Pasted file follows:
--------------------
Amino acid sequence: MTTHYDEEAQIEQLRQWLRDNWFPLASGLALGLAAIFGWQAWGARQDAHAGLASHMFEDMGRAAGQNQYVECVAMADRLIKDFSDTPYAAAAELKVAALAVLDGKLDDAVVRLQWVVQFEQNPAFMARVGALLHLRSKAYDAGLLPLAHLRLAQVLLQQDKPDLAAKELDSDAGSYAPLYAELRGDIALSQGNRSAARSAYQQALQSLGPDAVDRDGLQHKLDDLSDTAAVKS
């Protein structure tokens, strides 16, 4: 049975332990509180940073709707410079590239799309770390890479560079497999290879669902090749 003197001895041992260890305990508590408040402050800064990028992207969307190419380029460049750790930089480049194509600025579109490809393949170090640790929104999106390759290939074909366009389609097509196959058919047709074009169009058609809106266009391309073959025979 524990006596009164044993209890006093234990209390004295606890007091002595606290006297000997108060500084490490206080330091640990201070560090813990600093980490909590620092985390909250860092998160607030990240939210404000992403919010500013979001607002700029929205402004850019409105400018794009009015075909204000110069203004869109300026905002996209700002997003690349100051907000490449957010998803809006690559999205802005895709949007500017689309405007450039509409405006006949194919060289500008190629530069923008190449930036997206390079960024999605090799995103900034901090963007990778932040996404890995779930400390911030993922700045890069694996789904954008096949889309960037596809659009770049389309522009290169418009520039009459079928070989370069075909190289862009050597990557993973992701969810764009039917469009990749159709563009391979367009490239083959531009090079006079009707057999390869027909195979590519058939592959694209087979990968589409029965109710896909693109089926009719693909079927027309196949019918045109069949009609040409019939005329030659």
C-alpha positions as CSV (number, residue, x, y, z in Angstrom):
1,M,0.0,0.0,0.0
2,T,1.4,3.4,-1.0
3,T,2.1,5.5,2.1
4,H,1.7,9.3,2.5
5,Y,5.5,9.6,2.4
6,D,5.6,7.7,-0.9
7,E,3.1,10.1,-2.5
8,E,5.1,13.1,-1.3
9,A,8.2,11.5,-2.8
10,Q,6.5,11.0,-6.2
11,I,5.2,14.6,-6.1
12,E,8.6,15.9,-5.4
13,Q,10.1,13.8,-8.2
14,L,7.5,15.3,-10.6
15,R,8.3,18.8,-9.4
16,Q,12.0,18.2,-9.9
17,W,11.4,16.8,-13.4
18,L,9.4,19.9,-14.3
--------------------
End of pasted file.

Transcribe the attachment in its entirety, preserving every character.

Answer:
Amino acid sequence: MTTHYDEEAQIEQLRQWLRDNWFPLASGLALGLAAIFGWQAWGARQDAHAGLASHMFEDMGRAAGQNQYVECVAMADRLIKDFSDTPYAAAAELKVAALAVLDGKLDDAVVRLQWVVQFEQNPAFMARVGALLHLRSKAYDAGLLPLAHLRLAQVLLQQDKPDLAAKELDSDAGSYAPLYAELRGDIALSQGNRSAARSAYQQALQSLGPDAVDRDGLQHKLDDLSDTAAVKS
């Protein structure tokens, strides 16, 4: 049975332990509180940073709707410079590239799309770390890479560079497999290879669902090749 003197001895041992260890305990508590408040402050800064990028992207969307190419380029460049750790930089480049194509600025579109490809393949170090640790929104999106390759290939074909366009389609097509196959058919047709074009169009058609809106266009391309073959025979 524990006596009164044993209890006093234990209390004295606890007091002595606290006297000997108060500084490490206080330091640990201070560090813990600093980490909590620092985390909250860092998160607030990240939210404000992403919010500013979001607002700029929205402004850019409105400018794009009015075909204000110069203004869109300026905002996209700002997003690349100051907000490449957010998803809006690559999205802005895709949007500017689309405007450039509409405006006949194919060289500008190629530069923008190449930036997206390079960024999605090799995103900034901090963007990778932040996404890995779930400390911030993922700045890069694996789904954008096949889309960037596809659009770049389309522009290169418009520039009459079928070989370069075909190289862009050597990557993973992701969810764009039917469009990749159709563009391979367009490239083959531009090079006079009707057999390869027909195979590519058939592959694209087979990968589409029965109710896909693109089926009719693909079927027309196949019918045109069949009609040409019939005329030659």
C-alpha positions as CSV (number, residue, x, y, z in Angstrom):
1,M,0.0,0.0,0.0
2,T,1.4,3.4,-1.0
3,T,2.1,5.5,2.1
4,H,1.7,9.3,2.5
5,Y,5.5,9.6,2.4
6,D,5.6,7.7,-0.9
7,E,3.1,10.1,-2.5
8,E,5.1,13.1,-1.3
9,A,8.2,11.5,-2.8
10,Q,6.5,11.0,-6.2
11,I,5.2,14.6,-6.1
12,E,8.6,15.9,-5.4
13,Q,10.1,13.8,-8.2
14,L,7.5,15.3,-10.6
15,R,8.3,18.8,-9.4
16,Q,12.0,18.2,-9.9
17,W,11.4,16.8,-13.4
18,L,9.4,19.9,-14.3